This is rare antique 1800's kyu- Bizen ware pottery okimono of Ebisu 恵比寿, one of the Seven Gods of Fortune called Shichi Fukujin 七福神, also called the Seven Lucky Gods in Japanese mythology and folklore. This okimono or statue represents Ebisu. Ebisu is the god of fishers or merchants, often depicted carrying a sea bream which is a type of fish, as in this case. He is sitting on a rock holding his basket of fish, and extremely happy. Bizen ware is wonderful wabi-sabi ware, which you can also find more about by searching in the store or internet. This piece is with a wonderful patina in different shades of brown and reddish brown. The age of this item is from the 1800's; sometime between the Edo- Meiji eras per the seller from Japan. He is in very good antique condition with no cracks or chips. The dating according to the seller in Japan, kyu- Bizen means old Bizen and us usually used for wares made during the Edo period or earlier, prior to the Meiji period which began in 1868. Because he is very old, there is not a signature, which is often the case. Because we have shared much about Bizen ware with some of the other items, we will share summation of the Shichi Fukujin below. There are no cracks or chips, and he has lovely antique Bizen ware patina.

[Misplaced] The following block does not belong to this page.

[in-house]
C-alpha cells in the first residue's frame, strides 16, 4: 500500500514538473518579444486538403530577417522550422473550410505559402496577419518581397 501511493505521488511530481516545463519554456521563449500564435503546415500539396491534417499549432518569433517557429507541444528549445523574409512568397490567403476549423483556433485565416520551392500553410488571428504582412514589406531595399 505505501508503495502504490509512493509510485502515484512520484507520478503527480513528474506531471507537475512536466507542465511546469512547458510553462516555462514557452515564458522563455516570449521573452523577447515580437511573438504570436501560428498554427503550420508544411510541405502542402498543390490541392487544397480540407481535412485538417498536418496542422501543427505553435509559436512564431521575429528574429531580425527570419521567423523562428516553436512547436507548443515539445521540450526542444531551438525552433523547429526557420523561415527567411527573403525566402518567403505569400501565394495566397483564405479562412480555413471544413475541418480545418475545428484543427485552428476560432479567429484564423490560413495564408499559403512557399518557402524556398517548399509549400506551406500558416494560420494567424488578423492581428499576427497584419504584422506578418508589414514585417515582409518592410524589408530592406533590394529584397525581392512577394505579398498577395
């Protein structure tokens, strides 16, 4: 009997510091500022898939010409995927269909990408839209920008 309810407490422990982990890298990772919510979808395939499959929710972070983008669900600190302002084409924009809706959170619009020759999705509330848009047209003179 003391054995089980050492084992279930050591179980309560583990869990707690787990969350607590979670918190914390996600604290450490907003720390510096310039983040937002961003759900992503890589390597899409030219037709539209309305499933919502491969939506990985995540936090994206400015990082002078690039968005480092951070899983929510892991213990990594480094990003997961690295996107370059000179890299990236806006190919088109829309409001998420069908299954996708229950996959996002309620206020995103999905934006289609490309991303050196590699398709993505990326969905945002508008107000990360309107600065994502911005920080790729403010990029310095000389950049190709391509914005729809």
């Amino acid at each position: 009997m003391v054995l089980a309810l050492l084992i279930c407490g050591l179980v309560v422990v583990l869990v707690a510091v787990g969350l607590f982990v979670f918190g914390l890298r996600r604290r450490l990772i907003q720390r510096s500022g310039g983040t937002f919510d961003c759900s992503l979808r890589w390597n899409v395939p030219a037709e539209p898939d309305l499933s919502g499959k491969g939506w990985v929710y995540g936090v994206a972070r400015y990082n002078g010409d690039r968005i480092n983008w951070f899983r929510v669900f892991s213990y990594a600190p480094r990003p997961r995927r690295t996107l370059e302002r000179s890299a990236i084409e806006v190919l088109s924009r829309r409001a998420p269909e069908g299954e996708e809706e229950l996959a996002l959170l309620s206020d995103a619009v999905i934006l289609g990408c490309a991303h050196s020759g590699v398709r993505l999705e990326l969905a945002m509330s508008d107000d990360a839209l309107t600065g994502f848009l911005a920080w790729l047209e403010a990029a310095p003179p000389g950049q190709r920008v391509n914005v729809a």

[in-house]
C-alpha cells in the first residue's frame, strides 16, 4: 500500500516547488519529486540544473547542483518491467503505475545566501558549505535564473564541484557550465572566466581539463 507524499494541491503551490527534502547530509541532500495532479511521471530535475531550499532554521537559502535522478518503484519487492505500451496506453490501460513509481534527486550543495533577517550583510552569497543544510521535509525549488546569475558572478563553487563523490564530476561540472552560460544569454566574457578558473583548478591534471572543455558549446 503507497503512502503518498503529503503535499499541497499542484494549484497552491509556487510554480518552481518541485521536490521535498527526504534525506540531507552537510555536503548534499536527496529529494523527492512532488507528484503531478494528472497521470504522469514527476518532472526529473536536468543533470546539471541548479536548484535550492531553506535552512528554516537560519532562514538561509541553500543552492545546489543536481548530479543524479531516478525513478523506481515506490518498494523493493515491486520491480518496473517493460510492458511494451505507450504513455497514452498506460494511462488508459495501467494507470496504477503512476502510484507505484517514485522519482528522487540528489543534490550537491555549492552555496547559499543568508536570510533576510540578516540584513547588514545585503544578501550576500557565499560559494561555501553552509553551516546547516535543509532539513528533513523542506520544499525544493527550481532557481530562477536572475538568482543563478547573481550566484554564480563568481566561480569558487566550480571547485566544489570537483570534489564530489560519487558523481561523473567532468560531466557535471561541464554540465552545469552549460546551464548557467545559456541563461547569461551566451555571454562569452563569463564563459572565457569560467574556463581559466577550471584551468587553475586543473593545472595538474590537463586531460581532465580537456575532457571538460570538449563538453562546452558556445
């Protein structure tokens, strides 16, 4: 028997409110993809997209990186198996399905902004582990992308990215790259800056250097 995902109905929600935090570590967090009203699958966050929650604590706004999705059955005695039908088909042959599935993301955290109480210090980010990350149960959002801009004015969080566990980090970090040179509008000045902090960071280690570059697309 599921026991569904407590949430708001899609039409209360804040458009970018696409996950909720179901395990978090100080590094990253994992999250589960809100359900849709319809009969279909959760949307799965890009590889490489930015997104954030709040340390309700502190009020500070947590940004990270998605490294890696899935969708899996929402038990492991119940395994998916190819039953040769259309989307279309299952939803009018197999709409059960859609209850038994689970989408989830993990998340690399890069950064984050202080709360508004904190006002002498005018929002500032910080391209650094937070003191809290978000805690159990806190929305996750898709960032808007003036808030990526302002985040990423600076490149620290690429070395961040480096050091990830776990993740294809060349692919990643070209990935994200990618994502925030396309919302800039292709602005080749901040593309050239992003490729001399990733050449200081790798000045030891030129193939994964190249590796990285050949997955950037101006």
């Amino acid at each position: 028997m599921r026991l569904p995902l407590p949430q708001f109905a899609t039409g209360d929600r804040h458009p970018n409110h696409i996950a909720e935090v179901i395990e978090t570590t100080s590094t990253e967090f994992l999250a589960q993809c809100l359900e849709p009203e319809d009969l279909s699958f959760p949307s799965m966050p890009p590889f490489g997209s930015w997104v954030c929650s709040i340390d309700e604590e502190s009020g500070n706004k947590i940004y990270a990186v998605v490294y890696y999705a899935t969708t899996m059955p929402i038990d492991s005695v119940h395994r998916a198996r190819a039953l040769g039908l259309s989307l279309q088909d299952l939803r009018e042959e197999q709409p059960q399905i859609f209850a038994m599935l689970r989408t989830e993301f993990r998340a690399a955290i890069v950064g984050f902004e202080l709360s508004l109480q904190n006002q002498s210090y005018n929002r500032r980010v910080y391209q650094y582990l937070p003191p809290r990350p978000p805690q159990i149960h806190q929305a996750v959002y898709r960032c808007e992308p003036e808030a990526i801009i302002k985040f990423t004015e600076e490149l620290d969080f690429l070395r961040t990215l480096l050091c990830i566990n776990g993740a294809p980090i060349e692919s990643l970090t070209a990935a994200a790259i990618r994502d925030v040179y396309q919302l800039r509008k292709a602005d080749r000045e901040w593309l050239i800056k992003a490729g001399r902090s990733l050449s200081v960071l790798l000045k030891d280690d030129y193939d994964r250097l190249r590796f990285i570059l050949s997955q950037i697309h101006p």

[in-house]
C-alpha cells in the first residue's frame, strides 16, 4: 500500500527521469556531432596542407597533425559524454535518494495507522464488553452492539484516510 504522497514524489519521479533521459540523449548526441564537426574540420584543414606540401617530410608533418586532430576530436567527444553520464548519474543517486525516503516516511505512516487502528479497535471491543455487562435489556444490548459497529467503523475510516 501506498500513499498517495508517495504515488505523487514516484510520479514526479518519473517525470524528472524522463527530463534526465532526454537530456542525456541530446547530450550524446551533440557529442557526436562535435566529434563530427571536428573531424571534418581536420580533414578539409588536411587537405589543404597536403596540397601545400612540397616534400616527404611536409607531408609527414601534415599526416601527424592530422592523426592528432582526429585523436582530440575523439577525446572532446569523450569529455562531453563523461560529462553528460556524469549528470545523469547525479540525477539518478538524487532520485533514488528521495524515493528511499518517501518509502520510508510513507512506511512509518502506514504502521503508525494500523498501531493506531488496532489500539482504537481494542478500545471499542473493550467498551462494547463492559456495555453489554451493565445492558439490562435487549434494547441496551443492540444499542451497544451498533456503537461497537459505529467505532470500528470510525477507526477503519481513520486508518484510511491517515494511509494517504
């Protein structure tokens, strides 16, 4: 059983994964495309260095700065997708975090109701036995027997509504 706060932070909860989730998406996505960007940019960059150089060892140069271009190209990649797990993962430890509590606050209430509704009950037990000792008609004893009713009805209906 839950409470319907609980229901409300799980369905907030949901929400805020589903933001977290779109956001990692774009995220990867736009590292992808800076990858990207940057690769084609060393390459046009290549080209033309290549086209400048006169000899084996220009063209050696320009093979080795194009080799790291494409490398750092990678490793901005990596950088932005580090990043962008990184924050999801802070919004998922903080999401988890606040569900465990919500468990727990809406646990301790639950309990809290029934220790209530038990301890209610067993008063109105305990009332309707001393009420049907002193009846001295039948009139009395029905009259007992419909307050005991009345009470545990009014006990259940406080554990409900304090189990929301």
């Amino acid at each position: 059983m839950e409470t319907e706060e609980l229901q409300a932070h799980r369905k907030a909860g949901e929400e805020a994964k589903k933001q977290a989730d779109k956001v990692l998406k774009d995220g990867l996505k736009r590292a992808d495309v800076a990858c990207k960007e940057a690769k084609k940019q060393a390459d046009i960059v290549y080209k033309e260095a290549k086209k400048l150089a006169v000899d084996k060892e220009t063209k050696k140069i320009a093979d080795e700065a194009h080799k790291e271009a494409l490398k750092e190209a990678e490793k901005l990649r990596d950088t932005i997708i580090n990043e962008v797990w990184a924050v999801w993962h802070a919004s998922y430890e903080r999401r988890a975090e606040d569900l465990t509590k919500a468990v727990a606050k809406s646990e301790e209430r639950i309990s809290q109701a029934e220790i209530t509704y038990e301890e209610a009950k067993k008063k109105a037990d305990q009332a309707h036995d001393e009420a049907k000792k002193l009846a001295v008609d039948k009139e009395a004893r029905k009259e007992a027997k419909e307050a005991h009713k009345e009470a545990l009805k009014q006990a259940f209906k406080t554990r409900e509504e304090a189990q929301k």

SIZE: Height 4.65 ", 11.8 cm, Width: 3.15" x 2.75" or 8 x 7 cm
History of 七福神 Shichi Fukujin or the Seven Lucky Gods
Each one of the Seven Lucky Gods has a traditional attribute as follows: 1. Hotei, the fat and happy god of abundance and good health, 2. Jurōjin, god of long life, 3. Fukurokuju, god of happiness, wealth and longevity, 4. Bishamonten, god of warriors 5. Benzaiten Benten-sama, goddess of knowledge, art and beauty, especially music, 6. Daikokuten (Daikoku), god of wealth, commerce and trade. Ebisu and Daikoku are often paired and represented as carvings or masks on the walls of small retail shops, 7. Ebisu, god of fishers or merchants, often depicted carrying a sea bream.
Many figures in Seven Lucky Gods were transmitted from India and China, including all of the Seven Lucky Gods except Ebisu. The seven gods are often depicted on their ship, the Takarabune 宝船, or Treasure Ship. The tradition holds that the seven gods will arrive in town on the New Year and distribute fantastic gifts to worthy people. Children often receive red envelopes emblazoned with the Takarabune which contain gifts of money around the New Year. The Takarabune and its passengers are often depicted in art in varied locations, from the walls of museums to cuddly caricatures.
pictures courtesy of t.s.
Japanese Antique and Vintage Pottery, Porcelain, Netsuke, Masks, Okimono, Tea Items, Jewelry & More!
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